I had lunch yesterday with a smart, talented, ferociously ambitious journalist. He’s 31 and desperate to “make it.”
“I’ve paid my dues!” he said, exasperated.
Fact is, he had paid plenty of dues, in his own way. In a media world where few definitions remain static — a story, a journalist, a clip, a body of accomplished work — this won’t get easier anytime soon.
One of the problems with dues, unlike the classic definition of the word — as in union dues paid to an organization that clearly wants your dough and loyalty and numbers you in its ranks — is its fluid meaning. My friend has worked in two challenging places and produced consistently excellent material. Wasn’t that enough?
Not to the editor he called at a Very Big Magazine who drawled (ouch): “I’ve never heard of you.”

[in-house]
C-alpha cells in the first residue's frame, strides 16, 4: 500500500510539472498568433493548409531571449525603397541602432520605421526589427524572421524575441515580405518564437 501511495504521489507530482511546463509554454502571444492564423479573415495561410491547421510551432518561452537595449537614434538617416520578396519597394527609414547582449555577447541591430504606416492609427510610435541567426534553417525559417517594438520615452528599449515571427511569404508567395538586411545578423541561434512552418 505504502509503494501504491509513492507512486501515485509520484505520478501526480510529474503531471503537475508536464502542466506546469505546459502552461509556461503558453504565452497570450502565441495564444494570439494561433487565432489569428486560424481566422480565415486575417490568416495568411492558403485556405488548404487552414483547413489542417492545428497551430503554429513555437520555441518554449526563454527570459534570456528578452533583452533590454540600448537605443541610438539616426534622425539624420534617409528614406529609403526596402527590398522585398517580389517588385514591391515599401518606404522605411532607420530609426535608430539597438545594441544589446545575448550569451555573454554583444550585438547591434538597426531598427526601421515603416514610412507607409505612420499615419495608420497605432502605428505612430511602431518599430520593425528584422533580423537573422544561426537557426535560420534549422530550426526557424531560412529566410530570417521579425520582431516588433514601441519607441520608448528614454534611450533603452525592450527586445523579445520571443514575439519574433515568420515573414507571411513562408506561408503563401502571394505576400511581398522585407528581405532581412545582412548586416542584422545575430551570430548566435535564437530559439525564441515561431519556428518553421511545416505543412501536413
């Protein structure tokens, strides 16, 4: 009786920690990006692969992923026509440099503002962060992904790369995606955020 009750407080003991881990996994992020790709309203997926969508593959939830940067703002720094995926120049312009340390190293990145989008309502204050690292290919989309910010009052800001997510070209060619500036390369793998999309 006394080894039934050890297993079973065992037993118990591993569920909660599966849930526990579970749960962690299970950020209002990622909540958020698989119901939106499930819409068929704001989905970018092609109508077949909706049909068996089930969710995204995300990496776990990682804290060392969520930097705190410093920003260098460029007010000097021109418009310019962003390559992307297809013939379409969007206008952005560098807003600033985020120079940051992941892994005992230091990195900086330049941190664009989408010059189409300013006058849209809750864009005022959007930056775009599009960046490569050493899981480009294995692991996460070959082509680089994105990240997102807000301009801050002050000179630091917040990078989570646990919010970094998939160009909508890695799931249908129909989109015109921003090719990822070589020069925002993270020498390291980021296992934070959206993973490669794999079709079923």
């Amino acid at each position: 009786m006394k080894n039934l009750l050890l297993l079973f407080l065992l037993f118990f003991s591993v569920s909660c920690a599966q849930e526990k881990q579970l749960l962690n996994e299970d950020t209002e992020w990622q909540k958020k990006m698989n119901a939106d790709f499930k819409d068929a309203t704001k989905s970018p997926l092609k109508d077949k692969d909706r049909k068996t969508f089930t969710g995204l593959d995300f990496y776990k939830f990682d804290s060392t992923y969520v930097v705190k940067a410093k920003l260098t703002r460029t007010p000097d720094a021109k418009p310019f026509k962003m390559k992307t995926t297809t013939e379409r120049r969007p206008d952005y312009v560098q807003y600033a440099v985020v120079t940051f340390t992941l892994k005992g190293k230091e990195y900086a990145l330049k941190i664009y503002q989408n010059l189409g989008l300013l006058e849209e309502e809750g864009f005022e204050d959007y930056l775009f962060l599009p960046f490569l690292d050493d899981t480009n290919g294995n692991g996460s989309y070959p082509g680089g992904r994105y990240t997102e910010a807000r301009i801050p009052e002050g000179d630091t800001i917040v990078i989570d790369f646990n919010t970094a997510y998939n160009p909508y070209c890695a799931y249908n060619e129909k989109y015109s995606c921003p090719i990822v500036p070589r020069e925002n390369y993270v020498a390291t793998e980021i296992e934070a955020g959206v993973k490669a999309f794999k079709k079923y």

Dues are a currency whose value fluctuates wildly. One day you’ve got enough to buy a house — and people you want to work with are calling you. The next day it’s barely enough for a bagel, and you’re the one whose name rings no bells.
In the world of journalism and publishing, at least, whatever you think you’ve achieved means nothing — until someone agrees with you.